Leonard Cohen, the hugely influential Canadian songwriter, singer and author, has died.
"It is with profound sorrow we report that legendary poet, songwriter and artist, Leonard Cohen has passed away," reads a statement on Cohen's Facebook page. "We have lost one of music's most revered and prolific visionaries. A memorial will take place in Los Angeles at a later date. The family requests privacy during their time of grief."
No cause of death was given.
Cohen's decades-long career spawned songs such as "So Long, Marianne," "Suzanne," "Bird on the Wire," and "Hallelujah," the latter a massive hit for Jeff Buckley. Cohen's most recent album You Want It Darker was released last month.
Cohen emerged as a poetic voice among the burgeoning songwriter scene in the 1960s, after publishing Flowers for Hitler, a book of poetry, and the novels The Favourite Game and Beautiful Losers.
That same poetry found its way into his songs, sung in a plaintive vocal style, often with flamenco-styled guitar and backed by a chorus. Upon visiting New York in the mid-1960s, Cohen fell in with a crowd that included the Velvet Underground and Judy Collins, who supported his songwriting and recording. Albums such as Songs From Leonard Cohen and Songs From a Room followed.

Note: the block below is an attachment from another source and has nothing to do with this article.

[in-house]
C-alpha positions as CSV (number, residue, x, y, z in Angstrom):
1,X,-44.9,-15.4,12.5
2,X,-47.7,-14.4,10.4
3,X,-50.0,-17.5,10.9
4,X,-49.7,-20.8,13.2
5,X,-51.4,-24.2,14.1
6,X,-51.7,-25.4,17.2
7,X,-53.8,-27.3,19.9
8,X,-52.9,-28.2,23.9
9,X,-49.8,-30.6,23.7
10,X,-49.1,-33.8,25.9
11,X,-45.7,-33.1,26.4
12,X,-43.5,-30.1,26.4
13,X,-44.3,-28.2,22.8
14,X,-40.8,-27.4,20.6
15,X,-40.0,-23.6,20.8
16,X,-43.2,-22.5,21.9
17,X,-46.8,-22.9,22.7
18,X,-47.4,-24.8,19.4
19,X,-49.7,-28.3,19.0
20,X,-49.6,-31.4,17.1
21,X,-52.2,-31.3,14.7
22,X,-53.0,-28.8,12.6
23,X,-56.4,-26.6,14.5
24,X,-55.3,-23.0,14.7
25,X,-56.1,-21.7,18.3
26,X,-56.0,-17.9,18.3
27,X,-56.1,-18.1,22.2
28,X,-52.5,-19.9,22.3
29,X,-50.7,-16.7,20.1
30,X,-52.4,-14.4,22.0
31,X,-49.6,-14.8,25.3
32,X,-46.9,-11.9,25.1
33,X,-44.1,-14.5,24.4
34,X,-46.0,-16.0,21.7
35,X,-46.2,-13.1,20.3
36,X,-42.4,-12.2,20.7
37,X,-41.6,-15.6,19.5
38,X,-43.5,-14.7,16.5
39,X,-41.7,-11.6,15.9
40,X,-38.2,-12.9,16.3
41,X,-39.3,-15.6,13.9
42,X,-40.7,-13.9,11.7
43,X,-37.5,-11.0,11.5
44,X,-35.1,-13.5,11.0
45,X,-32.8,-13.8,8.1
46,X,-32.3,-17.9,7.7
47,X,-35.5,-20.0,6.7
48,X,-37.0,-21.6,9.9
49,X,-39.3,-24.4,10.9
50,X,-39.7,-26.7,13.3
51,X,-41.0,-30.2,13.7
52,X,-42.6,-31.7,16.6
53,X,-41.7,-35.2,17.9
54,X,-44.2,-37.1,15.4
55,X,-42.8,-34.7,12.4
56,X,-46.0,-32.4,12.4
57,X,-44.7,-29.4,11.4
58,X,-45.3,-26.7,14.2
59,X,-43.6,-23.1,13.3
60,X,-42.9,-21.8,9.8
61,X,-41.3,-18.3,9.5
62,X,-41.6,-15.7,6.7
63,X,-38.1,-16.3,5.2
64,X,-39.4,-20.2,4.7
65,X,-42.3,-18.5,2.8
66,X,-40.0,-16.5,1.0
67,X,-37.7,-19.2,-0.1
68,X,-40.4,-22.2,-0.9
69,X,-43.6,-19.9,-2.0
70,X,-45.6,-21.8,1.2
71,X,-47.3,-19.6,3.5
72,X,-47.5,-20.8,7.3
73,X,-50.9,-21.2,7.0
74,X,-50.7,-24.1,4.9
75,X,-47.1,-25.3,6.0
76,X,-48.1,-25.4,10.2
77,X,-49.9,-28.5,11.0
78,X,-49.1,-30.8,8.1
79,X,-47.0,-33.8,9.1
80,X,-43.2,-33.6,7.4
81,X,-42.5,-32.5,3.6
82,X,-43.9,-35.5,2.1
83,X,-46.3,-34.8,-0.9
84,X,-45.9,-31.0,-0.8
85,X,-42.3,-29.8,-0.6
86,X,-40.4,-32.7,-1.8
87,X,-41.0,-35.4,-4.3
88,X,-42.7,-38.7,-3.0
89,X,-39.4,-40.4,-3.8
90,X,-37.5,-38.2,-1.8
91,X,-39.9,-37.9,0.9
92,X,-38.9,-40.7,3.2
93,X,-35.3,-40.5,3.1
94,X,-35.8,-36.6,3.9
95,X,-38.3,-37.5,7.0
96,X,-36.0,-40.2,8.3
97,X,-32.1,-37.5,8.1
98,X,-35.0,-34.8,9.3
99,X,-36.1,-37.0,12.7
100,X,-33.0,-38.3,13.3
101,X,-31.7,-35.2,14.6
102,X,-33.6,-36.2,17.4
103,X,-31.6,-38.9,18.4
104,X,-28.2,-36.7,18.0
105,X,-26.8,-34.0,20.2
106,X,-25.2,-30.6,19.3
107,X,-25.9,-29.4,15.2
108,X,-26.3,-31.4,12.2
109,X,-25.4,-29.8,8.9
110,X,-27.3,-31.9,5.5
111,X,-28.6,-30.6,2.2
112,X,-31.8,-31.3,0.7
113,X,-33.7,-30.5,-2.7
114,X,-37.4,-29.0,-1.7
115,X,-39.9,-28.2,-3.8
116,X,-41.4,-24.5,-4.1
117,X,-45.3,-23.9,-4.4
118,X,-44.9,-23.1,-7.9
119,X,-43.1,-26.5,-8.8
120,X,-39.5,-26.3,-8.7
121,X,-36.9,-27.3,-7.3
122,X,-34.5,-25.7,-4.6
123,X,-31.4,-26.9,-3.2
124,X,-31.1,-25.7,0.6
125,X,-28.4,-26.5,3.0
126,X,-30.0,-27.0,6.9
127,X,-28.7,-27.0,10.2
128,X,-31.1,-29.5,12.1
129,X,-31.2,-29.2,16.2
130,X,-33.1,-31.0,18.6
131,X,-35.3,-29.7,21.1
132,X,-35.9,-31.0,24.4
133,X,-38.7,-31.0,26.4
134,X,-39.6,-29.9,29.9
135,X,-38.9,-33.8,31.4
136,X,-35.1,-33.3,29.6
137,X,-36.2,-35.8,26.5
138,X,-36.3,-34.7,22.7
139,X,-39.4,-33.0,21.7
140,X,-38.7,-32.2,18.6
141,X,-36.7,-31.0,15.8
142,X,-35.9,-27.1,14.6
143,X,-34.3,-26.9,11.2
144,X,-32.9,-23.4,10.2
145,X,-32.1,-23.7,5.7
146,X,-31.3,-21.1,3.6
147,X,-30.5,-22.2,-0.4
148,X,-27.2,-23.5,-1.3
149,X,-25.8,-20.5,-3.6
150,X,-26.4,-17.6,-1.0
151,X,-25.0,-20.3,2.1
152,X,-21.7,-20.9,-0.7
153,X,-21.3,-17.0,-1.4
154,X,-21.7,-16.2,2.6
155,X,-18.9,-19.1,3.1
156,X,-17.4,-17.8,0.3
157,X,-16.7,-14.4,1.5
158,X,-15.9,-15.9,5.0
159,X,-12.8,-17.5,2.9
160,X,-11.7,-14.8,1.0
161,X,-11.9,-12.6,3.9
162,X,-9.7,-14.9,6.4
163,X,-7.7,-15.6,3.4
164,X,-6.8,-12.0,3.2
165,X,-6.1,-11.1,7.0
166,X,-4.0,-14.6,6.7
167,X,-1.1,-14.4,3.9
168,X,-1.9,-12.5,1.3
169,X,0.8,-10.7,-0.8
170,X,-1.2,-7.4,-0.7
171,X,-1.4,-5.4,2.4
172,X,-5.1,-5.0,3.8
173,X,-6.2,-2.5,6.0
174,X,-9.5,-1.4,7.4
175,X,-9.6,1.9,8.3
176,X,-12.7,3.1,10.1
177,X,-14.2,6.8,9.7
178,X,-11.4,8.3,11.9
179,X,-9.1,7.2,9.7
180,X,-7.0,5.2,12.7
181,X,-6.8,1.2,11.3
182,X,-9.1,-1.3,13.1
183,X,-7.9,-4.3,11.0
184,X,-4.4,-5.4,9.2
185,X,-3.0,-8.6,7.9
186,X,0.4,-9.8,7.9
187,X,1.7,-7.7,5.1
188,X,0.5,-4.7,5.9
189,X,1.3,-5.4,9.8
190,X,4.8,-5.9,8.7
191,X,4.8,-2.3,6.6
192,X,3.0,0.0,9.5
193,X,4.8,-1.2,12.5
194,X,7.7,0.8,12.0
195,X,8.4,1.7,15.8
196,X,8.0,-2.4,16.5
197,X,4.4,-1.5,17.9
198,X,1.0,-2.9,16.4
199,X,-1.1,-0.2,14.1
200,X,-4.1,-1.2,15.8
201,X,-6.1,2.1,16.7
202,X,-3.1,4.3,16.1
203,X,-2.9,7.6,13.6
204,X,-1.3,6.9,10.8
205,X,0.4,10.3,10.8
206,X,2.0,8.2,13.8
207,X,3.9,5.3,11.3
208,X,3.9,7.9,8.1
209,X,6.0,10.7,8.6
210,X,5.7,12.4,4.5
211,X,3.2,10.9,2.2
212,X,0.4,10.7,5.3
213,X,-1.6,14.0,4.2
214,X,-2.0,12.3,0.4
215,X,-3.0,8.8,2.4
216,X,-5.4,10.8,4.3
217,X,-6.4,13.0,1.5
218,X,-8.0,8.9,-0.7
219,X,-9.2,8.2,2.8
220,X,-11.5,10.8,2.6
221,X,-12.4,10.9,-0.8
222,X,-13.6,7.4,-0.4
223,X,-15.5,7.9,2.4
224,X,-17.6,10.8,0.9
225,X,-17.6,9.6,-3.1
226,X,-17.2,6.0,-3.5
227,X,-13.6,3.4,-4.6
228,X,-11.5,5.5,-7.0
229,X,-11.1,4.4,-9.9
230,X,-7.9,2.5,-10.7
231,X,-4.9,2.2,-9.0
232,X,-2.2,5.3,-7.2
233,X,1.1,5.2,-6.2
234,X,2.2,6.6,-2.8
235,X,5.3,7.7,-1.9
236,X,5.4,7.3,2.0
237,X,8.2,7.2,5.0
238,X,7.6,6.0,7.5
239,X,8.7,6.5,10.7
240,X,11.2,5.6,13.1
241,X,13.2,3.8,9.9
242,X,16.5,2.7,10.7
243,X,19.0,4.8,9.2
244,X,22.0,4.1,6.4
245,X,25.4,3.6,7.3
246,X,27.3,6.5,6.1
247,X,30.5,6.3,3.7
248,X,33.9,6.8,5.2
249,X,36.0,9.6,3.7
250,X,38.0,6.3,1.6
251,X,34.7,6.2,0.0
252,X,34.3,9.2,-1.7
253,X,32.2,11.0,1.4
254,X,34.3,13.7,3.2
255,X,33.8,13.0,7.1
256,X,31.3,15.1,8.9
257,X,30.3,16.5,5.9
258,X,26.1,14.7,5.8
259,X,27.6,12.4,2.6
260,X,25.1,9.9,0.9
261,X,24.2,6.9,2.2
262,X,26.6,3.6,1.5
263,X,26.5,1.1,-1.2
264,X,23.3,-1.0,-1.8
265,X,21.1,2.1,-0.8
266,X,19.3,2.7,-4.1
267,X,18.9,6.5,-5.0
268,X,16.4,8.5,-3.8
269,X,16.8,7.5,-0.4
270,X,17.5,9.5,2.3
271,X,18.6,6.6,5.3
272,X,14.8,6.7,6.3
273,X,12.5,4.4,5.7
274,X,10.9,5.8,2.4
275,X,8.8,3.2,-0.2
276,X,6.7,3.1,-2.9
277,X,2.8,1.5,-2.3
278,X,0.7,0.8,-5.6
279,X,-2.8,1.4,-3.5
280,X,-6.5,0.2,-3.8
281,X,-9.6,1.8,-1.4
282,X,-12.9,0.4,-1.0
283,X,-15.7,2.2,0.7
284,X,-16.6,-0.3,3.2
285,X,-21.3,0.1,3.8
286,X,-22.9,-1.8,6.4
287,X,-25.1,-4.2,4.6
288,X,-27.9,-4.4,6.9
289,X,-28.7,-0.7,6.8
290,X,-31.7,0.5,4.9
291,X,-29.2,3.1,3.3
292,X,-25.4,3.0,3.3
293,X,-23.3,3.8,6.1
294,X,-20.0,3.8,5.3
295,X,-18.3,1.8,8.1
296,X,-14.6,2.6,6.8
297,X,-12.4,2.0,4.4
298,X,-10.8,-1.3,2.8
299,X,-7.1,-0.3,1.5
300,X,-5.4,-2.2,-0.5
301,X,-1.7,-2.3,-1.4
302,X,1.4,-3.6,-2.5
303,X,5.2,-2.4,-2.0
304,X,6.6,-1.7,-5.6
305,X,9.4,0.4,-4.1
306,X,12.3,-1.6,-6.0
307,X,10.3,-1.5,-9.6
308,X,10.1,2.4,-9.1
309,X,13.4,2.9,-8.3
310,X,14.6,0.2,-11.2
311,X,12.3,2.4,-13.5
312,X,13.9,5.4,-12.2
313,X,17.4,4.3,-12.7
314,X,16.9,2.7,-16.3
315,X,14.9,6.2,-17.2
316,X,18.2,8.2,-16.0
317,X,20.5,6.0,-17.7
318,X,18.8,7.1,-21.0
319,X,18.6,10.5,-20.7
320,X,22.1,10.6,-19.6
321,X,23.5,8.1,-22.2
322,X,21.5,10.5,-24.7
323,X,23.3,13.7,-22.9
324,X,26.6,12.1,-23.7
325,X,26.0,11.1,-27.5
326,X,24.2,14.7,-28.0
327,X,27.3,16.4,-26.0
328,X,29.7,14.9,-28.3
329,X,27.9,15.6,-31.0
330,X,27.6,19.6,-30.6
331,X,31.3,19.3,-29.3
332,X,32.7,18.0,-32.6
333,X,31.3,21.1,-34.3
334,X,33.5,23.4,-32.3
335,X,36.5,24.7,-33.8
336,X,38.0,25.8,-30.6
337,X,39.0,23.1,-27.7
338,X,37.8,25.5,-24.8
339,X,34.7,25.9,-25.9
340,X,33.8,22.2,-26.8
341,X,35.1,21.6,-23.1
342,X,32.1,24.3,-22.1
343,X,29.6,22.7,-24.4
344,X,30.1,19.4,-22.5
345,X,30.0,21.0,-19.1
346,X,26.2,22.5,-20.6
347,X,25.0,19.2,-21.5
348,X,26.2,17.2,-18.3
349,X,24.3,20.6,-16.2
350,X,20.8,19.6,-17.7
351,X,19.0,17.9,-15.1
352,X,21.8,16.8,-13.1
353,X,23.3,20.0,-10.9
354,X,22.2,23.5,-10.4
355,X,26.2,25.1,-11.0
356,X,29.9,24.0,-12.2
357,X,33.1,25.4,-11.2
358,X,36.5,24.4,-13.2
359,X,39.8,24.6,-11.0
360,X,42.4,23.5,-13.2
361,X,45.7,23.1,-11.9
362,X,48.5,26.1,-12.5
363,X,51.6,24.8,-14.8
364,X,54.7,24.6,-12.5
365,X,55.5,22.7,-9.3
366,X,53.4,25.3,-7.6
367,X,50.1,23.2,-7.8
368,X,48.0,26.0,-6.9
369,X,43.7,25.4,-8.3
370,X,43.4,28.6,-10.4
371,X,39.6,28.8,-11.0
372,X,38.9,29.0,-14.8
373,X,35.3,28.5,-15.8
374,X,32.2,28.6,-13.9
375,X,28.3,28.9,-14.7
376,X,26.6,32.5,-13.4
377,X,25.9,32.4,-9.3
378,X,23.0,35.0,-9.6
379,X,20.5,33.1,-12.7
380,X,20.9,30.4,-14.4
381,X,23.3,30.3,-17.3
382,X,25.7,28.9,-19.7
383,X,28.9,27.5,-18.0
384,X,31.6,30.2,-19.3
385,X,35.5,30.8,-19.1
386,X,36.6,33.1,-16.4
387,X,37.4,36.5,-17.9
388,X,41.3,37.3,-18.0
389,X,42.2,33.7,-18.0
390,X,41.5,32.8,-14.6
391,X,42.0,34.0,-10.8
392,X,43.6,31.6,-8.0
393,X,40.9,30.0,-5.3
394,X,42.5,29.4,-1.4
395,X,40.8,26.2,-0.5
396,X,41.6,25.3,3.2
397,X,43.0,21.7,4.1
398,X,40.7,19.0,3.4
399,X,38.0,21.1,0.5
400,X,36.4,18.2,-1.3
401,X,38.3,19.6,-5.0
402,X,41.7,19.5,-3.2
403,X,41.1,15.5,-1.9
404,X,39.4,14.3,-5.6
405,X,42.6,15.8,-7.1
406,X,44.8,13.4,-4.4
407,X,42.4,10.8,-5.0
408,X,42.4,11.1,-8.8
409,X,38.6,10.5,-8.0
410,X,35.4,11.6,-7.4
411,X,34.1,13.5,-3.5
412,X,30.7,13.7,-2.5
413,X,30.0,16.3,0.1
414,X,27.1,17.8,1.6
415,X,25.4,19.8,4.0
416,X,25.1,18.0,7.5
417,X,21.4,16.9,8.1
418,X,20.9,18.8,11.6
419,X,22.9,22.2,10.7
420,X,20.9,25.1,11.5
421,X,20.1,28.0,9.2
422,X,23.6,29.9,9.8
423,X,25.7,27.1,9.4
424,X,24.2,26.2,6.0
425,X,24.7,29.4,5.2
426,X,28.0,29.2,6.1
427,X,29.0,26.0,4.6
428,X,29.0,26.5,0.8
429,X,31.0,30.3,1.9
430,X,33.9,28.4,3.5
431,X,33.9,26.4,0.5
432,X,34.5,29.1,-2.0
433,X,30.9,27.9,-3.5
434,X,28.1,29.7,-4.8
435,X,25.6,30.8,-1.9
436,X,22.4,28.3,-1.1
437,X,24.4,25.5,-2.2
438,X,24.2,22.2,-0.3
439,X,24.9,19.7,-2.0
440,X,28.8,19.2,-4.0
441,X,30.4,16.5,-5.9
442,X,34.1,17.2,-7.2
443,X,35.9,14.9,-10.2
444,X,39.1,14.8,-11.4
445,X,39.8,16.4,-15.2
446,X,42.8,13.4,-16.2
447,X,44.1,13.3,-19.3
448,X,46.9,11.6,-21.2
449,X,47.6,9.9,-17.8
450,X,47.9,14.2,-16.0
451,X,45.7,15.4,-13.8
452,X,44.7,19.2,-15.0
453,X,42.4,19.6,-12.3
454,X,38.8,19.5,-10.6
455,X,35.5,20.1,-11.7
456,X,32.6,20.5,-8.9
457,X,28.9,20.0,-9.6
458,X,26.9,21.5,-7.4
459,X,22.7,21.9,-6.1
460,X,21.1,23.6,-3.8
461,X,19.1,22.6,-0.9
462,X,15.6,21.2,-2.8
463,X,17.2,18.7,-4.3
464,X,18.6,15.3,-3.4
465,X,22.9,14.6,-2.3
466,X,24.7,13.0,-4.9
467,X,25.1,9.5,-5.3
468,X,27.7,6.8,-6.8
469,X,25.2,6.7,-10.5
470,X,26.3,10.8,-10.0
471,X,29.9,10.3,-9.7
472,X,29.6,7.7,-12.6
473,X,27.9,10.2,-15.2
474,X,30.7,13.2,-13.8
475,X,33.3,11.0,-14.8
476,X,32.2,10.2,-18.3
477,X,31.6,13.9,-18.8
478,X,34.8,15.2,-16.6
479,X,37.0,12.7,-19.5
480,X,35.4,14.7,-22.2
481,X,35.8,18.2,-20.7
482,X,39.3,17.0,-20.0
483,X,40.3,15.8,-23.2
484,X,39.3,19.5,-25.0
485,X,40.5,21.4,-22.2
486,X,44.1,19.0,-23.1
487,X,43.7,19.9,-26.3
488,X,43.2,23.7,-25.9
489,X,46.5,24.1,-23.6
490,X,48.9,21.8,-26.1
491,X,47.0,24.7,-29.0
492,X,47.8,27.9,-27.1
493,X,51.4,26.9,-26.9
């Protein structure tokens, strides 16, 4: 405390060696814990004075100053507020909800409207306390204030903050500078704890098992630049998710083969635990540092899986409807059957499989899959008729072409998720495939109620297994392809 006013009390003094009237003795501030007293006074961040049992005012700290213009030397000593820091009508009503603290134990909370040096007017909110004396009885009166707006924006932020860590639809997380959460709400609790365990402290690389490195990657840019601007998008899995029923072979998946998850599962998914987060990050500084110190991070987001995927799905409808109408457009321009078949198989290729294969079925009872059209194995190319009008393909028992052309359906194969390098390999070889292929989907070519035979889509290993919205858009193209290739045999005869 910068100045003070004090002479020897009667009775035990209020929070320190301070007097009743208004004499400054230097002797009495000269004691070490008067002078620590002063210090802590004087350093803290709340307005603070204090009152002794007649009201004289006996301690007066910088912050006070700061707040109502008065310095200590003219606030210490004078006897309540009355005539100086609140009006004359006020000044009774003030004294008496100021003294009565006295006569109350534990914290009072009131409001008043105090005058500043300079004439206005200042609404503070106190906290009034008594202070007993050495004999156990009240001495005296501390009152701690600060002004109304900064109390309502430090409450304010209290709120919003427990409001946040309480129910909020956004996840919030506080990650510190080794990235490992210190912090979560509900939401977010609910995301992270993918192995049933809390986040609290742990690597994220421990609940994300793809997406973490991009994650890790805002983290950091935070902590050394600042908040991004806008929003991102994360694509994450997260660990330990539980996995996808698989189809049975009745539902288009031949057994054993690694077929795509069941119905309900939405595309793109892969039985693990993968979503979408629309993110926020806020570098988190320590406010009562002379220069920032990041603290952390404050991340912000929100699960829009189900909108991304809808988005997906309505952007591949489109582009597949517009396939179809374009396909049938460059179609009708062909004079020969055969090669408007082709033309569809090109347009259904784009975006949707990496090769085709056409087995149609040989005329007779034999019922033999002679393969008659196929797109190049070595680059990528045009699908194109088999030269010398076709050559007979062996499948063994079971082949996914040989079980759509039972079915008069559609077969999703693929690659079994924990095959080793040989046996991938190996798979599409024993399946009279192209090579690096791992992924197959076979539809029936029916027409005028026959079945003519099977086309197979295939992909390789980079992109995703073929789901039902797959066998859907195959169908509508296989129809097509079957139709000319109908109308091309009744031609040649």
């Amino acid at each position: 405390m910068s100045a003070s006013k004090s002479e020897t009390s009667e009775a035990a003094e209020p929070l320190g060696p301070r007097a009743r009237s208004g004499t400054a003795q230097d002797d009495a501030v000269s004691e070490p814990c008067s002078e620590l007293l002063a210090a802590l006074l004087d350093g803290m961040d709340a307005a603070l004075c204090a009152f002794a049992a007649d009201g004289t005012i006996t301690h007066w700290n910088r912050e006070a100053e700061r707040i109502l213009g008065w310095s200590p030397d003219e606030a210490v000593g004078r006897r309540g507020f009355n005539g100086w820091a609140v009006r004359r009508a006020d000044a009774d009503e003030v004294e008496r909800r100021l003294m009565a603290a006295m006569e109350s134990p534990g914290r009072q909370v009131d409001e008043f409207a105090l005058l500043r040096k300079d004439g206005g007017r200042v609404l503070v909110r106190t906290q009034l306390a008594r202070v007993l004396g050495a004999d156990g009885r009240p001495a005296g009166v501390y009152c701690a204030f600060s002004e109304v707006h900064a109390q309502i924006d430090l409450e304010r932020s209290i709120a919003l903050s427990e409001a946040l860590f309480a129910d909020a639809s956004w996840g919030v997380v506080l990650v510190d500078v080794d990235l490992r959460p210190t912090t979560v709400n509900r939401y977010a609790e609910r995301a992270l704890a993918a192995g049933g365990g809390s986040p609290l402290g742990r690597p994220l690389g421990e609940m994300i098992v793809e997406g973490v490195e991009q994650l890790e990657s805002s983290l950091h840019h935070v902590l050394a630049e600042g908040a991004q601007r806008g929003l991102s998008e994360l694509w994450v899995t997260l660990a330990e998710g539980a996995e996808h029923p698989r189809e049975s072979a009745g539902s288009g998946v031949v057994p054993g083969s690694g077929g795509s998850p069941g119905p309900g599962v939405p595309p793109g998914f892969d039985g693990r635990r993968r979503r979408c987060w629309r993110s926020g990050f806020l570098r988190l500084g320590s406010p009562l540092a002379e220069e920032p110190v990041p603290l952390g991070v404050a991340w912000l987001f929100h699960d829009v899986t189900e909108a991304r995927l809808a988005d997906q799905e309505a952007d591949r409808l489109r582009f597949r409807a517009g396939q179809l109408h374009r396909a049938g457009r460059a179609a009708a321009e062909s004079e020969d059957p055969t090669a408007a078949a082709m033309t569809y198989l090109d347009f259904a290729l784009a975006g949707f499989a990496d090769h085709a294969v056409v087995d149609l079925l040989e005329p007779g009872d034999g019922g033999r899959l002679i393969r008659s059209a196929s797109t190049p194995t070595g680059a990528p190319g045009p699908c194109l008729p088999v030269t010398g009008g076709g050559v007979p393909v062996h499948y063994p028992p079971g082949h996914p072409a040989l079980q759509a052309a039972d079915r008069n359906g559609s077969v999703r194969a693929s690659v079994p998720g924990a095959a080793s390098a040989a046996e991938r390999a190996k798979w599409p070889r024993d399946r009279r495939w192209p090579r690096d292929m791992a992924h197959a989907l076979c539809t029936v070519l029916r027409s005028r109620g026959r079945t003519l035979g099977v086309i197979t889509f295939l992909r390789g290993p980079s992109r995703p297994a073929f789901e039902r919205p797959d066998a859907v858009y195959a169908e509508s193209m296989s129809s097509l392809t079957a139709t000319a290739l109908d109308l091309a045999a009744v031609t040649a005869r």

Through the 1970s and 1980s, Cohen's albums continued to contribute to the great singer-songwriter songbook. In 1984, Cohen recorded a lyrical ode called "Hallelujah"; his label at the time was unsupportive, however, and it wasn't until Jeff Buckley's 1994 version that the song became ubiquitous: at funerals, weddings, in movies and more.
The Canadian-born Cohen turned to Zen in the mid-'90s and disappeared from the road, touring only when it was discovered that his longtime manager had embezzled $5 million from his retirement account. Needing the ticket revenue, Cohen set out on a series of well-received tours; the shows were a remarkable success. This year, reviews for Cohen's most recent album You Want It Darker were largely positive.
In an in-depth profile for the New Yorker that ran last month, Cohen told the magazine: “I am ready to die. I hope it’s not too uncomfortable. That’s about it for me.”